Alison Parker
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  • joeturner
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Re: Characterization of Feces and Urine: review paper

Hi Dr Parker, sorry if this is a daft question, but does "g/cap/day" mean g per person per day?
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  • AParker
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Re: Characterization of Feces and Urine: review paper

Not a daft question. cap = capita = person! So your guess is correct!

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Re: Characterization of Feces and Urine: review paper

Dear Alison,
So glad that you've made this an open access paper! :-)

I noticed that Joe already used it to update content on the page of "urine" on Wikipedia which is nice. See here Joe's edit to the page (comparison with what was there before which was citing data from 1971):
en.wikipedia.org/w/index.php?title=Urine...2225&oldid=664073923

Your article being a review article, this fits perfectly as a reference for Wikipedia pages dealing with medical content.

Come to think of it, shouldn't we also say something about the phosphorus concentration in urine in the Wikipedia article?

So far it says this now in the Wikipedia article:
en.wikipedia.org/wiki/Urine#Constituents

Characteristics[edit source | edit]
Constituents[edit source | edit]
Humans on average excrete 1.4 L of urine per person per day, at a pH of about 6.2 with a high percentage of the total being water. The total solids in urine are on average 59 g per person per day. Organic material makes up 65-85% of the dry solids with volatile solids making up 75-85% of the total solids. Urea is the largest constituent of the solids, comprising of more than 50% of the total. On an elemental level, human urine contains 6.87 g/L carbon, 8.12 g/L nitrogen, 8.25 g/L oxygen, and 1.51 g/L hydrogen. The exact proportions vary with individuals and with factors such as diet and health. [2]


Could also add this: "content of P in urine 0.4–2.5 g/cap/day"

And something like this: "The urinary excretion of nitrogen is about 11 g/cap/day)."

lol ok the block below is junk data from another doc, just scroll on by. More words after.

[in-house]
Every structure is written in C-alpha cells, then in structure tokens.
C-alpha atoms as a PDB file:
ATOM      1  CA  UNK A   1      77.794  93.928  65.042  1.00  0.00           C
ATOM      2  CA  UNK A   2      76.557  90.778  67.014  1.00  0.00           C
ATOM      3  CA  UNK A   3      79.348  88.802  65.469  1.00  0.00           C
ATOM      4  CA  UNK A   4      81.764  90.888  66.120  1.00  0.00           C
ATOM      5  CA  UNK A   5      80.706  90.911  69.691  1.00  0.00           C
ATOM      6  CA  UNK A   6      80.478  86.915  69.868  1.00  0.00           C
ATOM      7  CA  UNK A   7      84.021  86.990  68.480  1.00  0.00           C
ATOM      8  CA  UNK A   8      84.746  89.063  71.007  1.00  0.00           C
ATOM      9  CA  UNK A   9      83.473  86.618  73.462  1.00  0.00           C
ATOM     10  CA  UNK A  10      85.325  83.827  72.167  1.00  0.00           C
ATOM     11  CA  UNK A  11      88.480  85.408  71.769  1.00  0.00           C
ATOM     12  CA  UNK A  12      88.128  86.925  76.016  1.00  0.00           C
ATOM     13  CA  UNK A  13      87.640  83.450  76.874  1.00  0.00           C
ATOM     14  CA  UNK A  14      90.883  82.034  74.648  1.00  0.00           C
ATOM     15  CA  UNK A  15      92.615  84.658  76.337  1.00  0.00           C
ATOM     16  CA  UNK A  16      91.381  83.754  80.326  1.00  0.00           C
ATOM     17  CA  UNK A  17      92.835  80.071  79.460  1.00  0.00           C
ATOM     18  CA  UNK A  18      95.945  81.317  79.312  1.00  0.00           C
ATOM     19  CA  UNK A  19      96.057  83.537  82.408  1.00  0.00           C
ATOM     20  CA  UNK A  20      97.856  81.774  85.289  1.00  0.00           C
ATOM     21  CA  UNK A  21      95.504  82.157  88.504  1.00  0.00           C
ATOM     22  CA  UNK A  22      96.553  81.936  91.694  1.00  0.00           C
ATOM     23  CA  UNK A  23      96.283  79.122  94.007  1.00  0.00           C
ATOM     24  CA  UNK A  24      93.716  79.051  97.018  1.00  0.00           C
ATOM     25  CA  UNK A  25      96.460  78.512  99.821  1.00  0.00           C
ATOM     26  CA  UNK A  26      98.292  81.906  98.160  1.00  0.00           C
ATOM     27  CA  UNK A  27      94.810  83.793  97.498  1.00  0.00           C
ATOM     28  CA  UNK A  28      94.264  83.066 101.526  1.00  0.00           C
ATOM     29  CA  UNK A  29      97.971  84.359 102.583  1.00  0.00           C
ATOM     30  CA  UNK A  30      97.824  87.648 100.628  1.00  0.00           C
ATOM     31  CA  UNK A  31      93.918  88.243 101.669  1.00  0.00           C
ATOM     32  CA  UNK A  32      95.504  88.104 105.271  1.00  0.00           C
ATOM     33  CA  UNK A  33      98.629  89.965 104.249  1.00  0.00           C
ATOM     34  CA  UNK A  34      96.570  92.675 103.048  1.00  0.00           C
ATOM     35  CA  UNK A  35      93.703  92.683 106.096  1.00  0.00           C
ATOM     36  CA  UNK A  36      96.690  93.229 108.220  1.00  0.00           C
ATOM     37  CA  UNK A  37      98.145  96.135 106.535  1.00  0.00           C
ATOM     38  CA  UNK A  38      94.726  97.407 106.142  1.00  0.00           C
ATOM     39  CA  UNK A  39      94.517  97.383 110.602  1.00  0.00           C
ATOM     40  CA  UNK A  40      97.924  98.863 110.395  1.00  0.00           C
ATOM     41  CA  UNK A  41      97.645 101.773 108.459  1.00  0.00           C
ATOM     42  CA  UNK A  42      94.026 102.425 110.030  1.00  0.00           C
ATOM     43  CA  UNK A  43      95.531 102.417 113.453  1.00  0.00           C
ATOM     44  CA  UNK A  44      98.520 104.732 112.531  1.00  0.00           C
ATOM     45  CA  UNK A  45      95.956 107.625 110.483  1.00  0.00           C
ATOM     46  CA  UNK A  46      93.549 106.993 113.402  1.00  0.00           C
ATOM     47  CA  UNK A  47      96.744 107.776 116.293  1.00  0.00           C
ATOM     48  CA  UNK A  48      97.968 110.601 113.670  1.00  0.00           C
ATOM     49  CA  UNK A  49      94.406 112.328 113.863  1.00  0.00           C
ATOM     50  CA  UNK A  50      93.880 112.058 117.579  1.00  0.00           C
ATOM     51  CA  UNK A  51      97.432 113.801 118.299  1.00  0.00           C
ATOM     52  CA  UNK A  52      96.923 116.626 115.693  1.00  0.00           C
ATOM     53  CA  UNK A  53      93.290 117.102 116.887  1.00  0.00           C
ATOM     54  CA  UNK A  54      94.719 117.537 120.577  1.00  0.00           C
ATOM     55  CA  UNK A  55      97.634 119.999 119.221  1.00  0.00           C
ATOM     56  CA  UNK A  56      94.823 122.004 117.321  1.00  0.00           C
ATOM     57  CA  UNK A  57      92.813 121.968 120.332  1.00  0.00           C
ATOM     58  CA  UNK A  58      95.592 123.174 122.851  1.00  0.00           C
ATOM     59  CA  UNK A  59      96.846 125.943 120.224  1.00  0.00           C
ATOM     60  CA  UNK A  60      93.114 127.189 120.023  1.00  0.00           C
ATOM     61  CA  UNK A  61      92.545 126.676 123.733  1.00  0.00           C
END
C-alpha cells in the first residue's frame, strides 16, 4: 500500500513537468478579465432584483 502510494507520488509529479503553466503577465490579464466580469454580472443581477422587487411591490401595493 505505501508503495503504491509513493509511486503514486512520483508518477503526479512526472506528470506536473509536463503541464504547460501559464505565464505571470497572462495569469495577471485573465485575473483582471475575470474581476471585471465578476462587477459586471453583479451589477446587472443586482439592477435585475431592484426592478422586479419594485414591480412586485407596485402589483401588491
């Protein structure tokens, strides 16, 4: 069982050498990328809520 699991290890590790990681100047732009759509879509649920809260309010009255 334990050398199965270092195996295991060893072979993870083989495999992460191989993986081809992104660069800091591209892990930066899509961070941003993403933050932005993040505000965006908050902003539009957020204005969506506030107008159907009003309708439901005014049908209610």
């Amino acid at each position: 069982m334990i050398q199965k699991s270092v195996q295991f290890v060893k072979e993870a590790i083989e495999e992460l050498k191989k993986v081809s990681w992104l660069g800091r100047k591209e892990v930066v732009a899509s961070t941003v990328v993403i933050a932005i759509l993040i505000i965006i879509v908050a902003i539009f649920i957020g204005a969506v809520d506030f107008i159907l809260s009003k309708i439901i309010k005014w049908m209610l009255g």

Regards,
Elisabeth

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  • joeturner
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Re: Characterization of Feces and Urine: review paper

Yes, well looking at that wikipedia page again, it needs more work as much is repeated and unreferenced. I also added this reference to the human faeces page: en.wikipedia.org/wiki/Human_feces

I would avoid using the per capita (replace with per person) for ease of understanding, Elisabeth.
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  • AParker
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Re: Characterization of Feces and Urine: review paper

The research was funded under an EPSRC grant and they now require all papers to be open access (and give the university a block grant to cover open access fees). But I was glad as I think it would be useful to a lot of practitioners too!

Thanks for taking the initiative to edit the Wikipedia pages, that's great!

I hadn't realized that "per capita" would be so confusing as I thought it was widely used in other fields as well e.g. economics. Obviously we can't change the paper now, but please do use "per person" in the wikipedia pages if you think it would be less confusing.

Alison Parker
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Re: Characterization of Feces and Urine: review paper

Somewhat bizarrely, one of the stats from the paper has now been made into a Buzzfeed video....

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  • Taber
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Re: Characterization of Feces and Urine: review paper